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Piercings and abortion: parental consent

"We're quite outraged that all of this happened -- and shocked it was that easy."

The above statement was said by a father in Winnipeg (read article here). Do you think he was talking about abortion? No, he was talking about a belly button piercing. This Winnipeg couple is angry that their 16 year old daughter was able to obtain a piercing without their consent and, we believe, rightly so.

The teenager's father goes on to say "We're not mad at our daughter. We trust and believe this was a 16-year-old who made a decision. We wanted to be there to help make that decision."

That is what parenting is about, it's about helping our children make decisions because they have been entrusted to our care and as parents or legal guardians, we have the responsibility to help them make decisions - whether about a body piercing, or a life-altering decision such as an abortion procedure. We believe that a parent is in the best position to support their child when facing an unplanned pregnancy and if children are having abortions and being counseled on how keep it a secret from their parents, how do we expect parents to carry out their responsibilities to love, nurture and protect their children? For more information about our Parental Consent campaign, currently running in Saskatchewan, please visit sk.parentalconsent.ca

Addressing the void surrounding Canadian abortion law

Liberal leader Justin Trudeau and the NDP Status of Women critic Niki Ashton have, perhaps unintentionally, drawn much needed attention to the plight of unprotected fetuses in Canada in recent weeks. While it is unexpected to have two left-of-centre parties raise the always-sensitive topic of abortion, it is a conversation that needs to be had. And since Canada is only one of three countries in the world with no abortion laws whatsoever, our Parliament is one place in which this conversation really must be taking place.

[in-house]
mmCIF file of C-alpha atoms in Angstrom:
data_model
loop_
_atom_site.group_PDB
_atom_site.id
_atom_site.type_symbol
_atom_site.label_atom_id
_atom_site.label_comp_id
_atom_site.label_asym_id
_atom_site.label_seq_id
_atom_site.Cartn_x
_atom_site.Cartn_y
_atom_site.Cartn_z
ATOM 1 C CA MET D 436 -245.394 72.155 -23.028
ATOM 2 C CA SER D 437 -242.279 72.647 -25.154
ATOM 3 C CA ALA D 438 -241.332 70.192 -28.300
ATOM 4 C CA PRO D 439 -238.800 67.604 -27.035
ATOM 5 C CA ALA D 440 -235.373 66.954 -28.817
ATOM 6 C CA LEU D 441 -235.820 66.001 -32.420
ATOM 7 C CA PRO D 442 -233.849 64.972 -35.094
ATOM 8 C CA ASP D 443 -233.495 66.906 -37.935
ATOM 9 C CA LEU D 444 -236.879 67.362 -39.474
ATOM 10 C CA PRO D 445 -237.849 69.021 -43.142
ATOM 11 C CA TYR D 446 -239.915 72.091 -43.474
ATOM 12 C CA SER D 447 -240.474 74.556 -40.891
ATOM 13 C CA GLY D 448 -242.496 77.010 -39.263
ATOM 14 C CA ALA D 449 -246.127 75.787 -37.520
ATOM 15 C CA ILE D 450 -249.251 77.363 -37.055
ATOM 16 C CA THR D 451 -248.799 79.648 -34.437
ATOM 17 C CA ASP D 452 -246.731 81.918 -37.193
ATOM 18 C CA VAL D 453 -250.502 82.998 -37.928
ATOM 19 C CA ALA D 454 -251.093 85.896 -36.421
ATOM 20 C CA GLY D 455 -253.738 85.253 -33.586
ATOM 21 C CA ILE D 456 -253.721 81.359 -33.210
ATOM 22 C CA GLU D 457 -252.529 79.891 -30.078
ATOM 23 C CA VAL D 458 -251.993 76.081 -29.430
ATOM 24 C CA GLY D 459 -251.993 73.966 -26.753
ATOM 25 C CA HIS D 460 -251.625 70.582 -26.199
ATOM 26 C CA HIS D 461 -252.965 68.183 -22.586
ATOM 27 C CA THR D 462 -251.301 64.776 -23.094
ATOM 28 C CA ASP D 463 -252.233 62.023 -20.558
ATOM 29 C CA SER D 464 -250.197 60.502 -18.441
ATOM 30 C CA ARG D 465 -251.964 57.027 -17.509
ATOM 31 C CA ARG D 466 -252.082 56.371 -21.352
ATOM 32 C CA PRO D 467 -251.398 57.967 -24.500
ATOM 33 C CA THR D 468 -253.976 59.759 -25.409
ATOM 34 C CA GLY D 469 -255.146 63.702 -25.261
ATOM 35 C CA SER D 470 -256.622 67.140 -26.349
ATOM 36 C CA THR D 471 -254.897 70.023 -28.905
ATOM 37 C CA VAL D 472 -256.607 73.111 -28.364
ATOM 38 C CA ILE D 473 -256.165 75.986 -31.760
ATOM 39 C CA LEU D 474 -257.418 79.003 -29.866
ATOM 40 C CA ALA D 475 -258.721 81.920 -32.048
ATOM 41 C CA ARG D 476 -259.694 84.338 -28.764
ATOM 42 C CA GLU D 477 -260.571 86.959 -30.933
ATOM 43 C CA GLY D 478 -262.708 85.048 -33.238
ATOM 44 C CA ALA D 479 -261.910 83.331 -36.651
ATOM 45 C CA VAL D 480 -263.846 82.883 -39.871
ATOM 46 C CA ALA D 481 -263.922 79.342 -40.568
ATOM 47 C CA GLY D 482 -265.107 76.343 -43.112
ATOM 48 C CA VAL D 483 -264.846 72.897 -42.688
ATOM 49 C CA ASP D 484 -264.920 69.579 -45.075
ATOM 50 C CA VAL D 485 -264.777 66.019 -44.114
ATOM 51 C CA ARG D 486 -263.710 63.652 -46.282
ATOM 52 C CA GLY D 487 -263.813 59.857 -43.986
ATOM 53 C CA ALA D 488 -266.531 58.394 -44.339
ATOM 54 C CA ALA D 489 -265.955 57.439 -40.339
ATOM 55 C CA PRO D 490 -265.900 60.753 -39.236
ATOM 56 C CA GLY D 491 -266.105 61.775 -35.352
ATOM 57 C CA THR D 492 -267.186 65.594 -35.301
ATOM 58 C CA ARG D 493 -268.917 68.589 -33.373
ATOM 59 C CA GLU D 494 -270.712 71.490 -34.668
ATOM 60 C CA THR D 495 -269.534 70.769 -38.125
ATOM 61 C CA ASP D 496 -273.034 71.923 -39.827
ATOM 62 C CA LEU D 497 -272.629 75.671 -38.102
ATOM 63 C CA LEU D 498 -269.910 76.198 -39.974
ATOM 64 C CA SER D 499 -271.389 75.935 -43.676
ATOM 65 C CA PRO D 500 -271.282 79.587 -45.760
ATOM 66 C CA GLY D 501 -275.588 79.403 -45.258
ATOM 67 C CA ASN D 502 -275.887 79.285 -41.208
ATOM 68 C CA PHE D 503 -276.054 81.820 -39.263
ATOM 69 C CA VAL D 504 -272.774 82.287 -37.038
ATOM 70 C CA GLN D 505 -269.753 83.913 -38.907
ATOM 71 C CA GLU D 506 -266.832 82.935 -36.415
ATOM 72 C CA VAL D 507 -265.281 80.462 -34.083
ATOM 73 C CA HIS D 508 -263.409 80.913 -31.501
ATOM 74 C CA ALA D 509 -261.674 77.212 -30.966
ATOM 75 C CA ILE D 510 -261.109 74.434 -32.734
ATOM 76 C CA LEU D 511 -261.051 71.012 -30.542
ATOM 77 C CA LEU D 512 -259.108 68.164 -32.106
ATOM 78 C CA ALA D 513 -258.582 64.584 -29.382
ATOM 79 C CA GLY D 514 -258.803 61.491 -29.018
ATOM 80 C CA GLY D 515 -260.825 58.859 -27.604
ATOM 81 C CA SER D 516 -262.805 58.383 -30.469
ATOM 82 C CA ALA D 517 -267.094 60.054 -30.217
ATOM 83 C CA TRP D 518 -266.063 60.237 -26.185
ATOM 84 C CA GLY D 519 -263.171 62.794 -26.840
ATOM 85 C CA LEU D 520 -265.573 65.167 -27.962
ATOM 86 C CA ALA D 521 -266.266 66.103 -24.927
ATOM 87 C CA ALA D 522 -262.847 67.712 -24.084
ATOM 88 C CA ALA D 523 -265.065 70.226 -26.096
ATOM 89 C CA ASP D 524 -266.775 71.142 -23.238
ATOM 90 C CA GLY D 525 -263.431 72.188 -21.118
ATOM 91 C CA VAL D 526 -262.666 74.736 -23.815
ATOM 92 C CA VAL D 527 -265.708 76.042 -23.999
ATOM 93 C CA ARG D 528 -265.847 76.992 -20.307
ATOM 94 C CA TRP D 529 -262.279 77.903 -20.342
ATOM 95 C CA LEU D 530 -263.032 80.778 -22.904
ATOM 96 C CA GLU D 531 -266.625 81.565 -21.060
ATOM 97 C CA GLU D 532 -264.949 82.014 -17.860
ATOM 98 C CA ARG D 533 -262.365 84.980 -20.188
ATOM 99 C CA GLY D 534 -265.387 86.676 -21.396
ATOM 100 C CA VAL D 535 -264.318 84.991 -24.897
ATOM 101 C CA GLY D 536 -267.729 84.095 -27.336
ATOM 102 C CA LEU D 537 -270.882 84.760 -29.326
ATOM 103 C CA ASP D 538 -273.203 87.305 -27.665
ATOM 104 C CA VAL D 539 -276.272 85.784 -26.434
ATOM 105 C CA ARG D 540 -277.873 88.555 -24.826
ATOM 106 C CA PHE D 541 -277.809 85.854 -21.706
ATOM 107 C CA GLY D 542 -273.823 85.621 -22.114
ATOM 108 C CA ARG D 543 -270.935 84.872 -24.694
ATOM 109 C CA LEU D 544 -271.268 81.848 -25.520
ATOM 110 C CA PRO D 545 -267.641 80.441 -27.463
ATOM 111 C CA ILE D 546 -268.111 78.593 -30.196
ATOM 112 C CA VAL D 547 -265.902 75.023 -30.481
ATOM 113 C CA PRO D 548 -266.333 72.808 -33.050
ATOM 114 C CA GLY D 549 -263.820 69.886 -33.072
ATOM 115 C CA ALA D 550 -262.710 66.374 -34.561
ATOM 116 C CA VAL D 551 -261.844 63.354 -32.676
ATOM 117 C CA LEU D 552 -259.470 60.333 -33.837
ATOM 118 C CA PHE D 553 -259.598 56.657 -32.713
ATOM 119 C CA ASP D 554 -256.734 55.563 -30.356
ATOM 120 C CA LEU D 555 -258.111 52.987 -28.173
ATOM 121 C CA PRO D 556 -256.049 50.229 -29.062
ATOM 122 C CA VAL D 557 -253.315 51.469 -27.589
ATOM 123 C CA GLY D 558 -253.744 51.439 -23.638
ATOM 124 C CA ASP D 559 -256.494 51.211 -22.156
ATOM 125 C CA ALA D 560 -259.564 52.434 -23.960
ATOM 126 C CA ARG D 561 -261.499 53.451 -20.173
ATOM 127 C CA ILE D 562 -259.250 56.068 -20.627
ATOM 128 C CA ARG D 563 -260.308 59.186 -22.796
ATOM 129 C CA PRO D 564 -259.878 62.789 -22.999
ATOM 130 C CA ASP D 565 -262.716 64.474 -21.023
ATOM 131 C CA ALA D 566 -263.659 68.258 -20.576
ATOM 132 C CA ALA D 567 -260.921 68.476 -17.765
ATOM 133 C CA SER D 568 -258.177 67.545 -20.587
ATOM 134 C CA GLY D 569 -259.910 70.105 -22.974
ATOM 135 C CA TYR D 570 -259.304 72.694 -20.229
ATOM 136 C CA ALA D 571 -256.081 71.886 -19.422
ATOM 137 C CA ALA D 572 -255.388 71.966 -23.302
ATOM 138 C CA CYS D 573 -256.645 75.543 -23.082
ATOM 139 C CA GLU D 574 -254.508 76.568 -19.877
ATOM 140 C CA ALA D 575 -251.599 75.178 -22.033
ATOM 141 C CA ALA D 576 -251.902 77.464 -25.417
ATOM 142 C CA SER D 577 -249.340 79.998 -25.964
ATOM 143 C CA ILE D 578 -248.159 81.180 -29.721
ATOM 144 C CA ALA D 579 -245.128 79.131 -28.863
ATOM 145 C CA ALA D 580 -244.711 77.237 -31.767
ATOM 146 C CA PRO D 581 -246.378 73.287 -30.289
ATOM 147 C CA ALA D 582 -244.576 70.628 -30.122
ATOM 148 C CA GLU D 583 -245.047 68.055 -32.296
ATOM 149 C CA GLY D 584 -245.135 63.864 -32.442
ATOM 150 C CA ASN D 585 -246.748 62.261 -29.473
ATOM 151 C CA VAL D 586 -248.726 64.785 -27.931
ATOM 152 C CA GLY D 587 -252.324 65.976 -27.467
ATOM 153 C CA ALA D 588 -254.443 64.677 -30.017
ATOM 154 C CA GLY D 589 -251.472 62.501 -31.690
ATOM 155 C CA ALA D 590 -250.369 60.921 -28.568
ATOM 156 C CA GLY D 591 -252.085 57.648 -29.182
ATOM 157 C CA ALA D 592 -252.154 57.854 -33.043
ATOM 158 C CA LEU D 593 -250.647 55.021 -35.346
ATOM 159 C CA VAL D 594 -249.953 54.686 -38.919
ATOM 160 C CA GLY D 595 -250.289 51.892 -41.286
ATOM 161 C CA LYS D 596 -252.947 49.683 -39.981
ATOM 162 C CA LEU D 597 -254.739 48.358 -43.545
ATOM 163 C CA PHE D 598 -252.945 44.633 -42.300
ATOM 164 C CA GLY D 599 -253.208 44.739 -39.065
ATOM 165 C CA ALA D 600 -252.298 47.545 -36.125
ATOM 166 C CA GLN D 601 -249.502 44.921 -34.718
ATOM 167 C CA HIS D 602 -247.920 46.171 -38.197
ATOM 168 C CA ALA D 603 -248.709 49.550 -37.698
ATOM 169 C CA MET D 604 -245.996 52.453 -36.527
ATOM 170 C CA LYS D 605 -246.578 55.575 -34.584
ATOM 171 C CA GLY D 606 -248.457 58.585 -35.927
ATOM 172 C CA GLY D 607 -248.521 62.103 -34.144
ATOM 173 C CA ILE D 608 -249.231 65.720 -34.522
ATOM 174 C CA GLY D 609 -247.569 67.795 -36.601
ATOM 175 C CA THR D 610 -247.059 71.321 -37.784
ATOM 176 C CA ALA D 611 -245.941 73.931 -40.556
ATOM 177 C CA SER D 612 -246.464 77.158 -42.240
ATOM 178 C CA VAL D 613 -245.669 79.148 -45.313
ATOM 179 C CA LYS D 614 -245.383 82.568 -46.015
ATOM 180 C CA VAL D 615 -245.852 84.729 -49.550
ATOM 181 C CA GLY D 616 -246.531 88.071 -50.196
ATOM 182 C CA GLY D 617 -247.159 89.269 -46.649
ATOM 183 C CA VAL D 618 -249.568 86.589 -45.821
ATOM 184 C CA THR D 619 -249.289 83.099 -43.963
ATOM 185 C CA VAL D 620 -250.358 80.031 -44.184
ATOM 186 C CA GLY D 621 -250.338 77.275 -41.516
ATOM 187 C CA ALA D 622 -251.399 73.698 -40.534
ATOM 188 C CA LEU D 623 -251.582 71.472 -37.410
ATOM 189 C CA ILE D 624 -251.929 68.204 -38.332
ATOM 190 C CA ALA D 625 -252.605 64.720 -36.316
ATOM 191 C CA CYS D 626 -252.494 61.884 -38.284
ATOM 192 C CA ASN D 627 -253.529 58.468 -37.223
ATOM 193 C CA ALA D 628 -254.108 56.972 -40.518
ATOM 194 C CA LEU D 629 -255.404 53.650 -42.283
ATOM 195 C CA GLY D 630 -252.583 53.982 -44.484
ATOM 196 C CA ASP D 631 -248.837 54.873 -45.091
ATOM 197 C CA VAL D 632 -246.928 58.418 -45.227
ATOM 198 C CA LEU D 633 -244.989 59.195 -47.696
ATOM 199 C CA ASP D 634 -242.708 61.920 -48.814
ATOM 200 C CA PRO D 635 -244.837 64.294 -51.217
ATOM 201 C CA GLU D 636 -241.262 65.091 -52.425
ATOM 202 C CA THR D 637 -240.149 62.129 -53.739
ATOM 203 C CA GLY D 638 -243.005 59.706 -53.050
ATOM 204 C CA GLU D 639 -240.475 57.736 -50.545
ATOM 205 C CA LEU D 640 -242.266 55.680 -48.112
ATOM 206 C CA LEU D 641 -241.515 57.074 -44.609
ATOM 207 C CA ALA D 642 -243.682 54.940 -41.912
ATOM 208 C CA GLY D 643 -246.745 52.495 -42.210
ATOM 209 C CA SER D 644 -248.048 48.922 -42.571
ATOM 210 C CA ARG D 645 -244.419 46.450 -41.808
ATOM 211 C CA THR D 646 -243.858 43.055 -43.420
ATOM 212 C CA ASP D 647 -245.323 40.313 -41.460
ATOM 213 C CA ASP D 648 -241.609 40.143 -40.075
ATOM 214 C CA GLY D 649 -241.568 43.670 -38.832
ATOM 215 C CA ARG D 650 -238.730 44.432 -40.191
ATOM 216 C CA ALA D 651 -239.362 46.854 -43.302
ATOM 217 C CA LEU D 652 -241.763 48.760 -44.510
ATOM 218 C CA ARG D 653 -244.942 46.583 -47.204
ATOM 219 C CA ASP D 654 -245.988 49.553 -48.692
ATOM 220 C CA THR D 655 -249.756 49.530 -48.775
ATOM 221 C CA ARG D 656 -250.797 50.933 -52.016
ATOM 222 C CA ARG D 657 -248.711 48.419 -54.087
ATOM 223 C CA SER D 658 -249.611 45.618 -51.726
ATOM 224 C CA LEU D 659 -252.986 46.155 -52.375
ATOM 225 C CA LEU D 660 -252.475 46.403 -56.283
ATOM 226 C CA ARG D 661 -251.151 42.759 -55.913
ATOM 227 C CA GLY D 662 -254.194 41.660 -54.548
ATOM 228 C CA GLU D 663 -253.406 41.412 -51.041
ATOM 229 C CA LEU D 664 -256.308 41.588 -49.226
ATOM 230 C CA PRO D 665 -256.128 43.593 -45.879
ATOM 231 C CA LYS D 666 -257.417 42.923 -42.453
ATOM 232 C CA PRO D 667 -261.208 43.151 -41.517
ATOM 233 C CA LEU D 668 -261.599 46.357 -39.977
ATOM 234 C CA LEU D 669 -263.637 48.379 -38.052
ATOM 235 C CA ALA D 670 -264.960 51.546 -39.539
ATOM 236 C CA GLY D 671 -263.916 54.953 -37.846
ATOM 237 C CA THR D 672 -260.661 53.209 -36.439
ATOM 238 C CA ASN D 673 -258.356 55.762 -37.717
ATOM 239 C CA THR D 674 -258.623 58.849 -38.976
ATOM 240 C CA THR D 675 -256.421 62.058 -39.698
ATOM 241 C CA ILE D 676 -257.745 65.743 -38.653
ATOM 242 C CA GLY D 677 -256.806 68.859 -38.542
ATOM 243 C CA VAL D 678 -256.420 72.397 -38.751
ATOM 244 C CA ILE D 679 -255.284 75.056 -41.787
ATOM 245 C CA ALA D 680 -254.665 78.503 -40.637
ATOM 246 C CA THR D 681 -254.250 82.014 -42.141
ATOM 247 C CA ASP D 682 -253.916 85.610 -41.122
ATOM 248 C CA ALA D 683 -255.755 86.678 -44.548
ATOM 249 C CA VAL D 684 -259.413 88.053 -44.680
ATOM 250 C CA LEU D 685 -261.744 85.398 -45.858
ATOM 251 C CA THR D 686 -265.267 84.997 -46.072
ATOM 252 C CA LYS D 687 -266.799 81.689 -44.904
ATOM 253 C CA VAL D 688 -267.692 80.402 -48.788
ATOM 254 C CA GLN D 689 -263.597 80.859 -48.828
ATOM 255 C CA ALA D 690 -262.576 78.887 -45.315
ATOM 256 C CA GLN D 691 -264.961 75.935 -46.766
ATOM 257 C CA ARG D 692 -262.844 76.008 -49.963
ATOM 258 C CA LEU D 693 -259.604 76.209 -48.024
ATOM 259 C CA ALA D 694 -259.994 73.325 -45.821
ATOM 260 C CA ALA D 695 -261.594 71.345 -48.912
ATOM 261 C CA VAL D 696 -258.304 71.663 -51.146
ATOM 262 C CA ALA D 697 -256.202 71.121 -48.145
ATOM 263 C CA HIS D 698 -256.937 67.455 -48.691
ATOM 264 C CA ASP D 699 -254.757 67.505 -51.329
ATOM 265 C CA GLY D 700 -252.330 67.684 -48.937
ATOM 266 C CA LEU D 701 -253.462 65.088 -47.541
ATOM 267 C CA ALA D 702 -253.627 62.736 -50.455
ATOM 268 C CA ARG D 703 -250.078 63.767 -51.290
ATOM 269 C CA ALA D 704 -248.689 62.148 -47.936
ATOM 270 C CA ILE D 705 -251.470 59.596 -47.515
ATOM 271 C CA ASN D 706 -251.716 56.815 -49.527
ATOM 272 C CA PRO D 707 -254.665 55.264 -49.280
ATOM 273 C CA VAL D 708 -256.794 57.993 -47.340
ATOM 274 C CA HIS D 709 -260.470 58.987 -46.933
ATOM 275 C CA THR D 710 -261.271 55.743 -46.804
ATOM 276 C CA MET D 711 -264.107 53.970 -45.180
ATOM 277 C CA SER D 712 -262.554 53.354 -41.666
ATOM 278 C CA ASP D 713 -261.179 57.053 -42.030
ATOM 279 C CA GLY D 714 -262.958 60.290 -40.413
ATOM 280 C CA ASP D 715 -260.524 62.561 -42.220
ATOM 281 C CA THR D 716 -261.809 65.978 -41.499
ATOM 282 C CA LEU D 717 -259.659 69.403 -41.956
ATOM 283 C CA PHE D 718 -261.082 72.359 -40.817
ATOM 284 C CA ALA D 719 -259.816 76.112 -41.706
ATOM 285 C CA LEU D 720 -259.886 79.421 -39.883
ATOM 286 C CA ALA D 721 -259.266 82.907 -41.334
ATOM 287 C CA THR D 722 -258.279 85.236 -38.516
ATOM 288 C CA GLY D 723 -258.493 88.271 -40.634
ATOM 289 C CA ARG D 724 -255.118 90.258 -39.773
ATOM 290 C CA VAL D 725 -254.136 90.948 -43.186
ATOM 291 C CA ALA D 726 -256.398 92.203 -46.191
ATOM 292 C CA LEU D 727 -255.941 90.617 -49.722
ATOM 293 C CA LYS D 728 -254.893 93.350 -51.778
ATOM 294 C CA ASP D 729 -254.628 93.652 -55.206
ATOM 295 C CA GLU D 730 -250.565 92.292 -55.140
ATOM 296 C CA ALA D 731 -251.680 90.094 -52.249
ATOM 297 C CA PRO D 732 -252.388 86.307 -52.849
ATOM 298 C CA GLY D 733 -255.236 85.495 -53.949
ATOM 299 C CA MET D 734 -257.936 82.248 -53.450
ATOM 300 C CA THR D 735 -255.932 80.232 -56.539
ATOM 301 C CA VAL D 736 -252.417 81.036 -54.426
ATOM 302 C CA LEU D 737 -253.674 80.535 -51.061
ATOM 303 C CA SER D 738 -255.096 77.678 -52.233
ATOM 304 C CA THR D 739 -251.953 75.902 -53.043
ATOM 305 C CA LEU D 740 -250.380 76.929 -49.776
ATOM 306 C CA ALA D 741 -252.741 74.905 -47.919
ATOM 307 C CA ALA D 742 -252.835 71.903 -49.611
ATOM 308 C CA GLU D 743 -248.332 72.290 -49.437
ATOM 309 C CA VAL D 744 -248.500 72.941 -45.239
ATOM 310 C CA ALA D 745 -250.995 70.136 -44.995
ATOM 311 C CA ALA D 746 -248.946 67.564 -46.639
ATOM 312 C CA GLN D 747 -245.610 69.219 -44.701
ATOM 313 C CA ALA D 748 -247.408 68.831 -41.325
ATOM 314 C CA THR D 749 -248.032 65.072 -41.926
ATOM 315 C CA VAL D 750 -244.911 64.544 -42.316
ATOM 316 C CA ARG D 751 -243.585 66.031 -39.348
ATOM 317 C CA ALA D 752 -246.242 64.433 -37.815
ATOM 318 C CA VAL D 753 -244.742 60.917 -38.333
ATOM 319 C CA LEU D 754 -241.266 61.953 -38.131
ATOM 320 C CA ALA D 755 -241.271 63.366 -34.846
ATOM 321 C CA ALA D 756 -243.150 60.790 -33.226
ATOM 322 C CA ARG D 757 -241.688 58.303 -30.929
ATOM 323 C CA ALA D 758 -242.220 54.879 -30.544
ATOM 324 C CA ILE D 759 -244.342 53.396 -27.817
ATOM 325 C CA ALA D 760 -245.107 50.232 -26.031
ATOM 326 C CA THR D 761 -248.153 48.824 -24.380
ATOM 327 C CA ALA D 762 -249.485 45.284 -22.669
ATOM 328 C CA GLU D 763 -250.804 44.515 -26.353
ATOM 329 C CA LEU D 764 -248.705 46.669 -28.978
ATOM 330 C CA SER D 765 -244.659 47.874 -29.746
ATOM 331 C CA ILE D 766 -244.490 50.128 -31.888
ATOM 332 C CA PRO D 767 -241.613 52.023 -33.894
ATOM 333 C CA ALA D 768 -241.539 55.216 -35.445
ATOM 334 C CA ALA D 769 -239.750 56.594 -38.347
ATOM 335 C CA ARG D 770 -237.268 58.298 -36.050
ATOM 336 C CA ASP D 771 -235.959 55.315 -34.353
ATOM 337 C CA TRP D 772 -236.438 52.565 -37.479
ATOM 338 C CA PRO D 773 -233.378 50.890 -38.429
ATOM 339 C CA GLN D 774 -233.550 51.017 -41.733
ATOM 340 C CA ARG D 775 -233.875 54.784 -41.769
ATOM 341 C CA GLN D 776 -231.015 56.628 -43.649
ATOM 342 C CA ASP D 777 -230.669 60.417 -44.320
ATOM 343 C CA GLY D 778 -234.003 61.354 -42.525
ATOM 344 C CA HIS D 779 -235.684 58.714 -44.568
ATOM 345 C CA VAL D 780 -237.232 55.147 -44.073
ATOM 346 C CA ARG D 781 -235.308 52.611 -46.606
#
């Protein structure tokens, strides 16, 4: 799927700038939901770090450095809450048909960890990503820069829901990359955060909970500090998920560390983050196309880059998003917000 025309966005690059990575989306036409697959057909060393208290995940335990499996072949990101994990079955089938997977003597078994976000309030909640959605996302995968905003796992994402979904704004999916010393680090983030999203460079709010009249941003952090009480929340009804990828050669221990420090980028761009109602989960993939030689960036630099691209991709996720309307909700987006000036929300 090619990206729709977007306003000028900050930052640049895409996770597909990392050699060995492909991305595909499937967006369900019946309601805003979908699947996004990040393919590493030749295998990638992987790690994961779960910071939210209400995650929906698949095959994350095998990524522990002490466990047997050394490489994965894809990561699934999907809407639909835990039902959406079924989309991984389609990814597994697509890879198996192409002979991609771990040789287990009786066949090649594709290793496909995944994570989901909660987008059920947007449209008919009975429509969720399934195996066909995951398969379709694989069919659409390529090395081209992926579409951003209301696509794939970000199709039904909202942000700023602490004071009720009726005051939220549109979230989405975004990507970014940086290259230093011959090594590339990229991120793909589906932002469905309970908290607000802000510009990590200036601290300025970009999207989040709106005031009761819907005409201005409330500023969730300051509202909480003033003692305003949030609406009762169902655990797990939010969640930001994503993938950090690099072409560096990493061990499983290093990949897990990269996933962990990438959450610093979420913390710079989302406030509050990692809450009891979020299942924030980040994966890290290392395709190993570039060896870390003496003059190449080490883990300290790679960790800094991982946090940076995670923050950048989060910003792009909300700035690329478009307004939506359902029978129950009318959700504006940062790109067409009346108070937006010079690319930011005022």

While the debate continues in Ottawa and as Canadians contemplate federal abortion laws, there is also much needed dialogue at the provincial level. There are many provincial regulations that would address the void surrounding Canadian abortion law. The Constitution Act (1867) lays out the division of powers between federal and provincial governments. Section 92 (16) confers on Provincial Legislatures the power to make laws in relation to "all matters of merely local or private nature in the province." Similarly, paragraph 7 of that same section authorizes provinces to make laws in relation to "the establishment, maintenance, and management of hospitals, charities, etc." This specifically authorizes the provinces to establish and regulate hospitals, and to regulate hospital-based health care services.

There is a lot of room for provincial legislatures to step up. For example, there are no laws stipulating that women seeking an abortion need to be properly informed on the physical and psychological risks accompanying abortion. Similarly, no health jurisdiction in our country has parental consent for abortion legislation.

A few weeks ago my sixteen-year-old daughter was asked to come in for a night shift at the retail outlet she works at. In order for her to do that, my wife and I had to give our written consent. We didn't have a problem with this – it provided a measure of respect for and deference to our parental responsibilities. In contrast, if our daughter found herself in an unplanned pregnancy, she could quite easily be pressured to think abortion was the only solution for her and to abort her pre-born child without our knowledge.